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The Path to a STEM Job Starts in Elementary School

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The Path to a STEM Job Starts in Elementary School

A forward-thinking superintendent details how she transformed her general ed program into a series of career academies.

By Dr. Genevra Walters 

When you think of STEM, it’s likely you think of science, technology, engineering, and math, all rolled into one. At Kankakee Schools in Illinois, our STEM program aims to do a lot more than teach four topics: We want our students to apply what they learn in real-life settings.

According to projections by STEMconnector.org, by 2018, the U.S. will need 8.65 million workers in STEM-related jobs. As a district, we have to ensure that our graduates are prepared for life after formal education and ready for the jobs of the future. From the moment students walk through the door of Kankakee school to the time they walk across the stage to receive their high school diplomas, they are constantly transitioning to their next stage of life. As educators, we have to prepare them for any challenge that will be thrown their way.

While our gifted and magnet programs have traditionally been a top priority for our district, it’s my mission to level the playing field by providing STEM and career exploration opportunities to everyone. At the beginning of the 2015 school year, we implemented a new K–8 reading and math curriculum, and renamed general ed “College and Career Academy Classrooms.” Knowing that the number of STEM-related jobs is growing rapidly, I put STEM at the core of our general ed overhaul and added a cross-curricular focus on real-life application, Next Generation Science Standards, and career exploration through project-based learning.

My teachers and principals are inspired to think past the traditional teaching style of memorizing facts to pass a test. They work to facilitate creation, push students toward critical thinking and problem solving, and teach students how to apply what they’ve learned beyond the classroom.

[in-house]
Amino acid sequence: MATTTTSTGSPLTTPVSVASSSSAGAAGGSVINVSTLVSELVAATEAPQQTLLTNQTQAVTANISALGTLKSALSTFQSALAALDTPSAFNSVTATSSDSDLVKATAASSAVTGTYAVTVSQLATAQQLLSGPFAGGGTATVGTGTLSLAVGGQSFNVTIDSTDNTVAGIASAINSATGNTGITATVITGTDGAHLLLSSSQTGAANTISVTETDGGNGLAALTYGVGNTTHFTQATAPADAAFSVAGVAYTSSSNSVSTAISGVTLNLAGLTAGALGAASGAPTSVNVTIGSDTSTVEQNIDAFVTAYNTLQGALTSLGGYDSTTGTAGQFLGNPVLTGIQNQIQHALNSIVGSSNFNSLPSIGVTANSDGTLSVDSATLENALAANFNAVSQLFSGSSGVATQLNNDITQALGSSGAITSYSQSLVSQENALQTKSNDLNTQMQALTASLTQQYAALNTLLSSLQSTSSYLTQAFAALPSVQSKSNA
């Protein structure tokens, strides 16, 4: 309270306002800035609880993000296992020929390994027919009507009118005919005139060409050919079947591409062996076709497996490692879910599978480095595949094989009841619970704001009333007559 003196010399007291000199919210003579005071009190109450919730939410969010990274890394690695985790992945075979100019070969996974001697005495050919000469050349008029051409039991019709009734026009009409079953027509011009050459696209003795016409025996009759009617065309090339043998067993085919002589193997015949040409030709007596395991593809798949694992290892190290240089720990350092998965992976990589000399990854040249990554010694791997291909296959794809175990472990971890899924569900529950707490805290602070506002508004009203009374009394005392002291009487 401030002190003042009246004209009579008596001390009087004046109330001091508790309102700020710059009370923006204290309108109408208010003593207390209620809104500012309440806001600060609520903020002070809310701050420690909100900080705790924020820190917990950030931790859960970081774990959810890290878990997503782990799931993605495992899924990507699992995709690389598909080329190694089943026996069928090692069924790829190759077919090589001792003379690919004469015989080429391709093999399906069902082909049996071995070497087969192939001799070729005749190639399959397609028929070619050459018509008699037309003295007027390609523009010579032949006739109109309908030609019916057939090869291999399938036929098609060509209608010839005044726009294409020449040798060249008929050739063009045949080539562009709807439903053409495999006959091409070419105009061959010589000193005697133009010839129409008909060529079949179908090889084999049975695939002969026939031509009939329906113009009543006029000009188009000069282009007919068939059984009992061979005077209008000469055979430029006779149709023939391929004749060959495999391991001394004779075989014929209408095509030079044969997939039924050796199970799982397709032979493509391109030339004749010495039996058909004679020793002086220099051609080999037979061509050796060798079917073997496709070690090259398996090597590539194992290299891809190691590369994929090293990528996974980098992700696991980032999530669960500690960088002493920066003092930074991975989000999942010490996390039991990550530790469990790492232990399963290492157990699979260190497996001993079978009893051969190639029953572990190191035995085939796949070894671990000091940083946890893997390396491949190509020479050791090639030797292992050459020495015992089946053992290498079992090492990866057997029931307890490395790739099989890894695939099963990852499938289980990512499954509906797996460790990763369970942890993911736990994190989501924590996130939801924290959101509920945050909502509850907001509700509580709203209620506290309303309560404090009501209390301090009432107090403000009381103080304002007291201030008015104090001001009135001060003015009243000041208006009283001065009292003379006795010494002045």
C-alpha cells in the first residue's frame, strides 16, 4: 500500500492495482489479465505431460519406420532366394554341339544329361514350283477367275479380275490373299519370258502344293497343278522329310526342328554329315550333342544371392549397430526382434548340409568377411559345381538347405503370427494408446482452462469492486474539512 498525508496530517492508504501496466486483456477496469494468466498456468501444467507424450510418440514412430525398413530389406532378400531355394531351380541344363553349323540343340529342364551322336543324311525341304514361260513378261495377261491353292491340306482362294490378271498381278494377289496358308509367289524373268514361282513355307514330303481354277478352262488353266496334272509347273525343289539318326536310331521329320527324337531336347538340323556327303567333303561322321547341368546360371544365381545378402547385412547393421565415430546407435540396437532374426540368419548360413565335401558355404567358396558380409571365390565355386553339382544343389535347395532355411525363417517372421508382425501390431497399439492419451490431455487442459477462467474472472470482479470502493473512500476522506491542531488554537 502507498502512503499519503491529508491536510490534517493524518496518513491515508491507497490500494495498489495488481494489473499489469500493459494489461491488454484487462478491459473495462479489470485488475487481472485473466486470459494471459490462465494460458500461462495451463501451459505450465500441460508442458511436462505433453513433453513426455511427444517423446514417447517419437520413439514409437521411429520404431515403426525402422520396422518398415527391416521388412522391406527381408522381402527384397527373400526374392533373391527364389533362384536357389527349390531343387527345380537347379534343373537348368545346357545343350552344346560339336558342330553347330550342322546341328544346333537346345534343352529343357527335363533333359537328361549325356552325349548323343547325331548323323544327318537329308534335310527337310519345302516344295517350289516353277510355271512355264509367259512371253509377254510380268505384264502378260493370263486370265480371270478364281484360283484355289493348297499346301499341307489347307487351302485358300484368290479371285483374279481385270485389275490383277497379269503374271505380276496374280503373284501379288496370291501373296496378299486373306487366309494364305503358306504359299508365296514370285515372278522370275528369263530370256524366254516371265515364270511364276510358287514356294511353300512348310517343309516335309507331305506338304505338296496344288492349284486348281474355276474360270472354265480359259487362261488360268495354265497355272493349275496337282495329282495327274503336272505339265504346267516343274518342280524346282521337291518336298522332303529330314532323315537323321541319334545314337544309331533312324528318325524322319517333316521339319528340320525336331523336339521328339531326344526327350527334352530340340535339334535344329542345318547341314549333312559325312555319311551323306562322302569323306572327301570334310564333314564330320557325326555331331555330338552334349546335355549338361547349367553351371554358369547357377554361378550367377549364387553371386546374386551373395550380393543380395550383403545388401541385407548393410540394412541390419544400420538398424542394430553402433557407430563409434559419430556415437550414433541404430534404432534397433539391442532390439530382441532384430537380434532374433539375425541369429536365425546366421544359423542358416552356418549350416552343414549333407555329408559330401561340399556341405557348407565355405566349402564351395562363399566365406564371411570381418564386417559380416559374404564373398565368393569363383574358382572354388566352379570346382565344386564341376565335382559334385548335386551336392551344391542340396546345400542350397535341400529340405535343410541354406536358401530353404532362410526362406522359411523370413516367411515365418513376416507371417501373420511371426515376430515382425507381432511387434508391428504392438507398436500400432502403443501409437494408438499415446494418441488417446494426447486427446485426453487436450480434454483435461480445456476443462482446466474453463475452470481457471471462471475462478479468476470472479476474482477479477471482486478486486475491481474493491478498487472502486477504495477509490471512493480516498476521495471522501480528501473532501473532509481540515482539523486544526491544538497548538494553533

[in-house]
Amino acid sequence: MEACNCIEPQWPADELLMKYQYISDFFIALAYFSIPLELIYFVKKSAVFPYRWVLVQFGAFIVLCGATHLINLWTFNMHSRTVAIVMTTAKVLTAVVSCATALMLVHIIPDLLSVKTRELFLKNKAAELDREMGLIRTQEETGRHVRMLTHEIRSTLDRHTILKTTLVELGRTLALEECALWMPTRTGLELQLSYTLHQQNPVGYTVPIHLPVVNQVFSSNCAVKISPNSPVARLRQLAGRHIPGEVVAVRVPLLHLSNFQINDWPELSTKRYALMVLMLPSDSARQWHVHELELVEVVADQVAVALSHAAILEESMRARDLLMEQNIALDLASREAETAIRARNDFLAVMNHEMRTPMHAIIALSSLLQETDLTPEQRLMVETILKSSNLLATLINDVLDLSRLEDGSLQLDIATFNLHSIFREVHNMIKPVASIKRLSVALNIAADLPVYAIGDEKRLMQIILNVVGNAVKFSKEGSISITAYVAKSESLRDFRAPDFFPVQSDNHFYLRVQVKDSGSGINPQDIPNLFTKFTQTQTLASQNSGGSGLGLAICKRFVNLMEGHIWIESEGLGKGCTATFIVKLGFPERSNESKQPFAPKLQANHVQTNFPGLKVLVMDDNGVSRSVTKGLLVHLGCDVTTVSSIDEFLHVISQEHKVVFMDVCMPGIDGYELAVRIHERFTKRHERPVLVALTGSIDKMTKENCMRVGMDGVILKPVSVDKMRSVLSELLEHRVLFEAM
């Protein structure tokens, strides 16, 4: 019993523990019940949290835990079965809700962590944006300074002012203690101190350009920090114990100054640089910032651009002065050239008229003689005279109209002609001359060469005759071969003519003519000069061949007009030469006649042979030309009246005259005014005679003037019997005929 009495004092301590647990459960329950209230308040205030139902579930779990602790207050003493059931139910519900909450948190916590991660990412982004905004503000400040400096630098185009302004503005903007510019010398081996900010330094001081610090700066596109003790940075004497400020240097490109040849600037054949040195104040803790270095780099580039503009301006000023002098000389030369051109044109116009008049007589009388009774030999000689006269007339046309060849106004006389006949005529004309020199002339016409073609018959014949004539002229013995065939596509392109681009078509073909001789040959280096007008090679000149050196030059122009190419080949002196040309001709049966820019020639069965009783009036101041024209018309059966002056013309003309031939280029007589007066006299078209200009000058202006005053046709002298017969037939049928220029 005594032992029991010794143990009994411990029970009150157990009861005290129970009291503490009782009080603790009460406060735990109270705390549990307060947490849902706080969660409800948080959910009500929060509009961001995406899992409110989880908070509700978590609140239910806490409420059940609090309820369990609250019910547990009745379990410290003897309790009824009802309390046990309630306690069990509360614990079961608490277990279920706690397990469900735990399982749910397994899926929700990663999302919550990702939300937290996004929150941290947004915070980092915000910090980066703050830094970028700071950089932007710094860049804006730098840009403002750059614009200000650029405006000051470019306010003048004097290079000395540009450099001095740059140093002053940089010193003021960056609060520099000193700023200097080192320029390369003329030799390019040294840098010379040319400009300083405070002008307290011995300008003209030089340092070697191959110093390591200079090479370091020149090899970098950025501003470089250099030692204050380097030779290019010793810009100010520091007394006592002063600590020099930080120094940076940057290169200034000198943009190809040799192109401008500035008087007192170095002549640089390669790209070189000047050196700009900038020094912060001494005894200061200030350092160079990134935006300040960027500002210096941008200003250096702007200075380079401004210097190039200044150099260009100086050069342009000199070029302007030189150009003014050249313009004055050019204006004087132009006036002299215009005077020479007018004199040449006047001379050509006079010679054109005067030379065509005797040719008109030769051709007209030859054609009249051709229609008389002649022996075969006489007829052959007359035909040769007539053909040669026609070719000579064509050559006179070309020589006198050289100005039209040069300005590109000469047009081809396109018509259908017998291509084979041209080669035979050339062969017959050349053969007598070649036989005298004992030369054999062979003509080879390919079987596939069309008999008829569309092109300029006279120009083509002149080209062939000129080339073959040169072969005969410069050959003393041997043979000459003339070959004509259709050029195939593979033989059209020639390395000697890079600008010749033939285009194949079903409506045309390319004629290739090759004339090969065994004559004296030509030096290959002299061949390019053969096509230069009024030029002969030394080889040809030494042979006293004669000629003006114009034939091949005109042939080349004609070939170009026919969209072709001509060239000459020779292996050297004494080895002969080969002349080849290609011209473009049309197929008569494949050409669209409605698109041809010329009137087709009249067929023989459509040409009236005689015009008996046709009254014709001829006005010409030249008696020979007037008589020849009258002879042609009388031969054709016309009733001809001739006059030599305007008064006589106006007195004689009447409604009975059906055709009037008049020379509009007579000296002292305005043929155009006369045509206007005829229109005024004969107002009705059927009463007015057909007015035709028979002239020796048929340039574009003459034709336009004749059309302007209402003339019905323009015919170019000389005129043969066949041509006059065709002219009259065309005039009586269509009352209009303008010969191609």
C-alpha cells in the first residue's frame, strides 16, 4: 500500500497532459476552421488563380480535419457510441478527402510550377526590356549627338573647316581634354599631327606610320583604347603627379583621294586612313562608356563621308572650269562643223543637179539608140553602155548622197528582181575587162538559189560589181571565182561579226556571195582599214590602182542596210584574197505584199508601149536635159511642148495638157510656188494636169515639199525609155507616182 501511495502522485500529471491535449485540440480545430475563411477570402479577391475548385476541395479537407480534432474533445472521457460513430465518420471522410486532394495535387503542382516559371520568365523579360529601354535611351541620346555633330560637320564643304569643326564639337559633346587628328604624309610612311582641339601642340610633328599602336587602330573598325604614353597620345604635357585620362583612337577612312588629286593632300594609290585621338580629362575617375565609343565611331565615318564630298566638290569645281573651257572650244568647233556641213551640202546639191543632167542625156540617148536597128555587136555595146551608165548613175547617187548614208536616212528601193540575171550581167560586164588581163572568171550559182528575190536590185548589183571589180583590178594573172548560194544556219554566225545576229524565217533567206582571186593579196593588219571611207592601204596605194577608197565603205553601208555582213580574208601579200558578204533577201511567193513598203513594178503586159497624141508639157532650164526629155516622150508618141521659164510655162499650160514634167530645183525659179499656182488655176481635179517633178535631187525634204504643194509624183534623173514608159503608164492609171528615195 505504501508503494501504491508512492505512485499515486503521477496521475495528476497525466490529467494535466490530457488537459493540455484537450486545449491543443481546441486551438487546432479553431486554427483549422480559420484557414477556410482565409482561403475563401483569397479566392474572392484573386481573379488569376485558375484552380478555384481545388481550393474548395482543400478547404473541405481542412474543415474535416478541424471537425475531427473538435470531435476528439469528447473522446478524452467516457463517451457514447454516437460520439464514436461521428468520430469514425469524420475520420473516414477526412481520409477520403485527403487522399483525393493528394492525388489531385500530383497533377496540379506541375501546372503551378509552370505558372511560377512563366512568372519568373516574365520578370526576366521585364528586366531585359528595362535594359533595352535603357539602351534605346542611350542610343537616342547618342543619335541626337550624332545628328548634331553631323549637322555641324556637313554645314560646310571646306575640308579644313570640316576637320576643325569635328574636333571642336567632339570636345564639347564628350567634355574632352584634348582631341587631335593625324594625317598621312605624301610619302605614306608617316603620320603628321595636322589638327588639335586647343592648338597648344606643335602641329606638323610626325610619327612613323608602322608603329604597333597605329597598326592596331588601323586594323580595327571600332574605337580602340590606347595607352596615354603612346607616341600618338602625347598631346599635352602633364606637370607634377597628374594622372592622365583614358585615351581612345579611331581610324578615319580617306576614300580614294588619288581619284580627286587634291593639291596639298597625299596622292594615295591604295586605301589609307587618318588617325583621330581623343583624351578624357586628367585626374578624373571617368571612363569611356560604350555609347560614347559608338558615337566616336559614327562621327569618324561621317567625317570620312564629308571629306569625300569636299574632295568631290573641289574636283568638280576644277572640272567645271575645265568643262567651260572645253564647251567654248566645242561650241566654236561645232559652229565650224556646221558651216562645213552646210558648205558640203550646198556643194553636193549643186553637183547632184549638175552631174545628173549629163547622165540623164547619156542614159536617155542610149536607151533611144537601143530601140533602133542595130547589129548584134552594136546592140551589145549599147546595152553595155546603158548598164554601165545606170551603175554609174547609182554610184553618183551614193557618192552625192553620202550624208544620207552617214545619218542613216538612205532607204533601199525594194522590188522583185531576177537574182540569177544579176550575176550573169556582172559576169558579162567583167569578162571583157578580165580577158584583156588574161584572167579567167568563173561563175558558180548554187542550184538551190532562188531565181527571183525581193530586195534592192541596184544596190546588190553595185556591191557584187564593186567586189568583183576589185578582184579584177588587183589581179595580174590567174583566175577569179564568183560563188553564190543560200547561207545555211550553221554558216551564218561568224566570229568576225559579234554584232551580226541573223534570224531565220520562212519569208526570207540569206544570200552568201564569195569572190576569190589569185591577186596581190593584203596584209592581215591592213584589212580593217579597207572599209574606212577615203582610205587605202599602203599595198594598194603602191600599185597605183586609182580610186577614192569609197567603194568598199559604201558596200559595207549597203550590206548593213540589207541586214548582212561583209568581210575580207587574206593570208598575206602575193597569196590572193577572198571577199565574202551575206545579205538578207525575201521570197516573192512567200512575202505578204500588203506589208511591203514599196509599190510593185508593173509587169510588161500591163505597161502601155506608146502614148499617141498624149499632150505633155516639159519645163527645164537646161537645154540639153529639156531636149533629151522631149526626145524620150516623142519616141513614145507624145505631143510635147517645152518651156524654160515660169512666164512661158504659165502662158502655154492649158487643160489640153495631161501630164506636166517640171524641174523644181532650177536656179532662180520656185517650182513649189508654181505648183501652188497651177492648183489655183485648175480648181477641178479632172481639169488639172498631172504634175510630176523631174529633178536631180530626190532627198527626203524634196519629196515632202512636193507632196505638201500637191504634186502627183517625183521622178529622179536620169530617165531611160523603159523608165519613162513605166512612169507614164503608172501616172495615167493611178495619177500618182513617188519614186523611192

Traditional education teaches and assesses academic skills in isolation. When students are not able to make the cross-curricular connection, they lose engagement with their own learning. Project-based learning makes STEM feel relevant because students have to use knowledge from all areas to complete a task. Demonstrating their skills through projects also prepares students for the challenges they will face after graduation.

To ensure that each student in kindergarten through sixth grade is exposed to a variety of different STEM careers, I created a virtual career wheel for teachers to follow. Each grade focuses on a different range of careers, so as students move through school they have a chance to explore a variety of fields and figure out where their interests lie. For example, first graders focus on careers in agriculture, food, and natural resources while third-grade students focus on engineering, outer space, and plant life.

During the school year, students undertake four large-scale projects that align with their grade-level focus (and appropriate state standards). We use supplementary curriculum from Defined STEM, which breaks down tasks by grade level and keeps all lesson materials such as articles, videos, and rubrics in one spot. Hands-on projects may take the form of building models, solving problems, creating videos, or writing magazine articles—and the list goes on. The projects give students room for individual creativity while testing the problem-solving and collaboration skills they have learned in all subjects.

Through middle and high school, students participate in career-interest inventories and choose from numerous educational tracks, including Freshman Academy, Business Academy, and Medical Academy. In the near future we will be adding a STEAM or STEM Academy and a Leadership Academy with ROTC. In the coming years, the high school will transition to the same sort of academy model that the elementary school is using now. By the 2019–2020 school year, each sophomore will choose an academy for the remainder of school.

Our future plans for incorporating STEM across the curriculum include connecting physical education to STEM, and exploring a Kinesthetic Sports Magnet program. For Summer 2016, we’ve partnered with a local community college to create a girls’ camp. We plan to expand that partnership further in the coming months.

Since Kankakee switched to a STEM focus, we have seen an increase in student performance in math and reading. Students are more engaged working in cooperative groups, and they’ve even organized a “dress for success day” every month. Our teachers have transferred the core responsibility of teaching and learning back to our students, who are developing the 21st-century skills they need to succeed.

Dr. Genevra Walters is the superintendent of the Kankakee School District in Kankakee, IL.

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Comments

We will never have STEM quality computer courses until it is tested in manner similar to other STEM courses.

As a middle school "computer" instructor I have received my new curriculum, which included district adopted lesson plans. I was specifically told that "computer" stuff has no place. The course is to become a computer assisted presentation class.

This is intentionally done to provide the students with a class "where they don't have to work hard" because "they need a break from their meaningful classes."

Standardized testing would force the districts to treat computer courses as serious classes. Currently it is a class that must be offered; yet there is no clear expectation of what the students should be doing, or learning, in the computer courses.

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